(3) A bill to designate the Carolina Wolf Spider as the official state spider was sponsored by Senator Brad Hutto.

(4) Skyler Hutto has worked diligently to pursue this designation for the Carolina Wolf Spider.

(5) His schoolmates and teachers have followed the progress of the legislation with interest.

(6) Through this experience, the students have learned both about spiders and about how a bill becomes a law, which has enhanced the third graders' study of South Carolina history.

Official state spider

SECTION 7. Chapter 1, Title 1 of the 1976 Code is amended by adding:

"Section 1-1-701. The 'Carolina Wolf Spider', Hogna carolinensis, is designated as the official state spider."

Distribution by Code Commissioner

SECTION 8. The Code Commissioner shall distribute copies of Part II of this act to any interested persons including Skyler B. Hutto and the students and teachers of the Sheridan Elementary third grade class.

PART III

SECTION 9. This act takes effect upon approval by the Governor.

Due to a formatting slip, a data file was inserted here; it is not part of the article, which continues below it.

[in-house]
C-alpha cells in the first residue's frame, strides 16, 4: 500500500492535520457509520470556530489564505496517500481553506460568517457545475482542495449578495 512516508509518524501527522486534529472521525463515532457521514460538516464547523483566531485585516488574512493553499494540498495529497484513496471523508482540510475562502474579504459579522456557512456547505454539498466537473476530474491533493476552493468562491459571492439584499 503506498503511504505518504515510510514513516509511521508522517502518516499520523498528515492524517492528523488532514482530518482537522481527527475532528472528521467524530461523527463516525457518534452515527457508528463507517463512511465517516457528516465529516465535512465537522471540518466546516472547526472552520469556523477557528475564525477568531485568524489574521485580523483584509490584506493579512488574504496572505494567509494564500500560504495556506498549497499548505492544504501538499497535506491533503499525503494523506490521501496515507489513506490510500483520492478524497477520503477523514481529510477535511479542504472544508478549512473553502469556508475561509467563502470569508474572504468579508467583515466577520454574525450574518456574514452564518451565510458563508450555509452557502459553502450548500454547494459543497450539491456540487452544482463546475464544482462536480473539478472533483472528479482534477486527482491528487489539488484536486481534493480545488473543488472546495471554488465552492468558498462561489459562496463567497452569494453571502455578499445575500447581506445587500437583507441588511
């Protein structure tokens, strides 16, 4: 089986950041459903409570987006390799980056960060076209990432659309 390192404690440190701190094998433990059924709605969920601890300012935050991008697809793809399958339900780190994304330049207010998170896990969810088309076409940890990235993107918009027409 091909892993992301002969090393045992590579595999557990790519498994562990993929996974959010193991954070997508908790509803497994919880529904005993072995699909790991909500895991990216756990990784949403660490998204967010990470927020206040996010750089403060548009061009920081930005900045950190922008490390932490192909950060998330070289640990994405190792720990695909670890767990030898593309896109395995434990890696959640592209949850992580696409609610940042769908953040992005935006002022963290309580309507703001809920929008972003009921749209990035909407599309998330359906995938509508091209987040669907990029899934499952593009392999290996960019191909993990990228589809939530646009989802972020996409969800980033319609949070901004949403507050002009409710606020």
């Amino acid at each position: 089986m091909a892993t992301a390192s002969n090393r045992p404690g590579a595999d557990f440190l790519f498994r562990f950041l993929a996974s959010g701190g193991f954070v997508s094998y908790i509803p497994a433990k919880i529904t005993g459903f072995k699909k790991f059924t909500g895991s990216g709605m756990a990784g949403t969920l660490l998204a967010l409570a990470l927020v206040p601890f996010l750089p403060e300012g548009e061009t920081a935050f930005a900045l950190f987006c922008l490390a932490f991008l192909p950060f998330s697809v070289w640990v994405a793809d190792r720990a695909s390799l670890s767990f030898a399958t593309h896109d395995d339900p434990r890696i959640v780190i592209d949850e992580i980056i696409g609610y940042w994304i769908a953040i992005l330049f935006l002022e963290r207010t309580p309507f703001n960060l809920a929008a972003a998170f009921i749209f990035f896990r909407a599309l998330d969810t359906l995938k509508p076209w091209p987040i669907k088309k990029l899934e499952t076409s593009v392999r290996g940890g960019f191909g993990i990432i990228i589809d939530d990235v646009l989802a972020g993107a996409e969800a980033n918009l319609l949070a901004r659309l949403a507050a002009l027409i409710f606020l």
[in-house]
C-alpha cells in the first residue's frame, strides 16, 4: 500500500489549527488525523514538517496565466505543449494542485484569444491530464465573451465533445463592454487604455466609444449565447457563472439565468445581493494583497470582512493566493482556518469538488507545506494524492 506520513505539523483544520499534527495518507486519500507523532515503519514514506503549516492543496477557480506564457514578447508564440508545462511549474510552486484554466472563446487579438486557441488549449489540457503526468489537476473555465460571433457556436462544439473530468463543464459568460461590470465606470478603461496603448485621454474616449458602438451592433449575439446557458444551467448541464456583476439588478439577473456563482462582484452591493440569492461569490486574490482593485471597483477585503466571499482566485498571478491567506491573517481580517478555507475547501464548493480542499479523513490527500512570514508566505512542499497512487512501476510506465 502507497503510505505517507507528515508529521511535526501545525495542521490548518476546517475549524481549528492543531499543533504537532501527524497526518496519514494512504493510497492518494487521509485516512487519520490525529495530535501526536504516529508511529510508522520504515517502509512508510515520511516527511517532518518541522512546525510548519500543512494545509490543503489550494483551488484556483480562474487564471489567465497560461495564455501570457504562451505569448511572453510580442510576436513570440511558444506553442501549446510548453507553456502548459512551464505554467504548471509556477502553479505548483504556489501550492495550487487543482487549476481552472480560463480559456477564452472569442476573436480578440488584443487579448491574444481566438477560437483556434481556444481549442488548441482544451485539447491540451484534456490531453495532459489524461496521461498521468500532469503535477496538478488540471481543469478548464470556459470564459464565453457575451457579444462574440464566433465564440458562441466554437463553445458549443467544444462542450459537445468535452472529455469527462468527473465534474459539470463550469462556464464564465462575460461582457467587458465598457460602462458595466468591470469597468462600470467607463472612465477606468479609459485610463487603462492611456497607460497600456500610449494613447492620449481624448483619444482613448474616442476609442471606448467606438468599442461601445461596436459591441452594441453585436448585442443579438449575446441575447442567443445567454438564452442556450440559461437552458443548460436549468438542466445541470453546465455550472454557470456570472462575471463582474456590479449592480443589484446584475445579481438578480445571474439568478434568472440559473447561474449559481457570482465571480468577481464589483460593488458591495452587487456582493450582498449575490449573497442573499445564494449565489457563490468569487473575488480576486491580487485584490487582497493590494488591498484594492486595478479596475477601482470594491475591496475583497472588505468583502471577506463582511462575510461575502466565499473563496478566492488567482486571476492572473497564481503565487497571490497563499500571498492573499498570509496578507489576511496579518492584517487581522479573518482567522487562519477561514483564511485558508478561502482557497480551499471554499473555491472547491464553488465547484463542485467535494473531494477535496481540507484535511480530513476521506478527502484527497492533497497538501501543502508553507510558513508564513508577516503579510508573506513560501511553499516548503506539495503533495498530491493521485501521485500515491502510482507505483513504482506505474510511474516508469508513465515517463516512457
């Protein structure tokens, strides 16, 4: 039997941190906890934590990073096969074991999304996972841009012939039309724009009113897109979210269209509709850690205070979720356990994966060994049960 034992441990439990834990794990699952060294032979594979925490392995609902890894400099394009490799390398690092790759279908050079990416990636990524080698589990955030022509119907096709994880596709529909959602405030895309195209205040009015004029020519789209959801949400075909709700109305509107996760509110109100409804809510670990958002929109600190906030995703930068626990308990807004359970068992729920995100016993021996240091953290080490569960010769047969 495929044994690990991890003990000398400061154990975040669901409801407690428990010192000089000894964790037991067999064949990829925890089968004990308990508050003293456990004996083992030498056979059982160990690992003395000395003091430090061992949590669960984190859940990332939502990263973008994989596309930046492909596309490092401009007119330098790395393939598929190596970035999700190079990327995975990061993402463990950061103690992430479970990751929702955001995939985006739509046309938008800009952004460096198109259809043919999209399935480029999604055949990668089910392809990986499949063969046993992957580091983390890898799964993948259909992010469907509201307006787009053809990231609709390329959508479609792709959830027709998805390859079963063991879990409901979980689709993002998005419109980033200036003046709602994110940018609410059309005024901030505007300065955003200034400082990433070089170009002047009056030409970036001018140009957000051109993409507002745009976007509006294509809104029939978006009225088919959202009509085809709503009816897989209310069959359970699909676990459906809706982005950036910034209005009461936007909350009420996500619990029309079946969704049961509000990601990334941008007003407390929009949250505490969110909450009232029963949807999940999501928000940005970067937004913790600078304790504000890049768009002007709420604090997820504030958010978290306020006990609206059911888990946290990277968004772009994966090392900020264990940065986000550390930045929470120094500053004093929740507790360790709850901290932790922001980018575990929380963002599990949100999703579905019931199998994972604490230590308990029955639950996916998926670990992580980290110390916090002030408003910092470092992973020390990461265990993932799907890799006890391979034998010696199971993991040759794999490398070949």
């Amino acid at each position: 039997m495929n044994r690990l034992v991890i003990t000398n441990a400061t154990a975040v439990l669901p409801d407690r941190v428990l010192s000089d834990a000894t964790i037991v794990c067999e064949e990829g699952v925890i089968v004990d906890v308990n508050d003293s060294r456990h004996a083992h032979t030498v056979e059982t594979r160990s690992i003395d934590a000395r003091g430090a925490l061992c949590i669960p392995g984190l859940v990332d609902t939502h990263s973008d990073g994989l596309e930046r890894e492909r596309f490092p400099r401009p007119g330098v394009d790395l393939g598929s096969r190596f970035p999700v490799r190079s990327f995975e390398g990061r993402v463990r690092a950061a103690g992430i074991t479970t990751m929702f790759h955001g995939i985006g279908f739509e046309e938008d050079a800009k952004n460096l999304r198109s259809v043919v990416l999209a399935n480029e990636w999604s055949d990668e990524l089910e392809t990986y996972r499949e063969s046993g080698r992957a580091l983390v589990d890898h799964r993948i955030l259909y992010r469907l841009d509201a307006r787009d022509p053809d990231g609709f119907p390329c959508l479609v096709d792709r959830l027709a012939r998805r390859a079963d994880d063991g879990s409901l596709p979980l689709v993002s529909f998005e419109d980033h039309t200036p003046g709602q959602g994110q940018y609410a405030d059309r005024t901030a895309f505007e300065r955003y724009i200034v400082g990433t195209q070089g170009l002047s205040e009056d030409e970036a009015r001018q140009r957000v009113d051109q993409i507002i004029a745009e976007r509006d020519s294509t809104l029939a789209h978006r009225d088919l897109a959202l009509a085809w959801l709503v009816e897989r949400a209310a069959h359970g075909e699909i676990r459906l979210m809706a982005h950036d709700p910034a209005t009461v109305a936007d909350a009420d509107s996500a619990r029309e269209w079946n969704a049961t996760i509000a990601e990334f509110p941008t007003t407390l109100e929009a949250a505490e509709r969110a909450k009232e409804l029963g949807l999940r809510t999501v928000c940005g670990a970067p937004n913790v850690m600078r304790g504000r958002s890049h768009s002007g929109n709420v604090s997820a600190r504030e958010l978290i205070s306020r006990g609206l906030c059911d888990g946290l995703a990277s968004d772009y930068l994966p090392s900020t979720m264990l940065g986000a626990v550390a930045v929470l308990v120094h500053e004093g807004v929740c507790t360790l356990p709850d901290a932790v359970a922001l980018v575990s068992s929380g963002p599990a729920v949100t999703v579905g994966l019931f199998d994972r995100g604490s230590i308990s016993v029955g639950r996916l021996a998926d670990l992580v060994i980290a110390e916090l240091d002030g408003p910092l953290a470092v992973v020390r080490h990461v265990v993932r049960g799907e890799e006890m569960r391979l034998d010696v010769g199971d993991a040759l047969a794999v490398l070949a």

Ratified the 22nd day of June, 2000.

Approved the 21st day of July, 2000.


Sources...

State of South Carolina. South Carolina Code of Laws. Columbia: State of South Carolina, 2011. Web. 8 Jun 2011. <http://www.scstatehouse.gov/code/statmast.htm>.
Shearer, Benjamin F. and Barbara S. State Names, Seals, Flags and Symbols: A Historical Guide Third Edition, Revised and Expanded. Westport, Conn: Greenwood Press, 3 Sub edition, 2001.


Additional Information

The Carolina Wolf Spider: South Carolina Department of Parks, Recreation & Tourism

Carolina Wolf Spider Lycosa carolinensis: National Wildlife Foundation's eNature.com field guide.

Wolf Spiders Hogna [previously known as Lycosa ] species: PennState College of Agricultural Sciences.

Hogna carolinensis - (Walckenaer, 1805): A network connecting science with conservation - NatureServe Explorer: An Online Encyclopedia of Life.

Hogna carolinensis: Photographs of Hogna carolinensis from CalPhotos. CalPhotos is a project of The Biodiversity Sciences Technology group (BSCIT), University of California, Berkeley.

Hogna carolinensis: Photographs of Hogna carolinensis from BugGuide.net.

More symbols & emblems: Complete list of official South Carolina state symbols from NETSTATE.COM.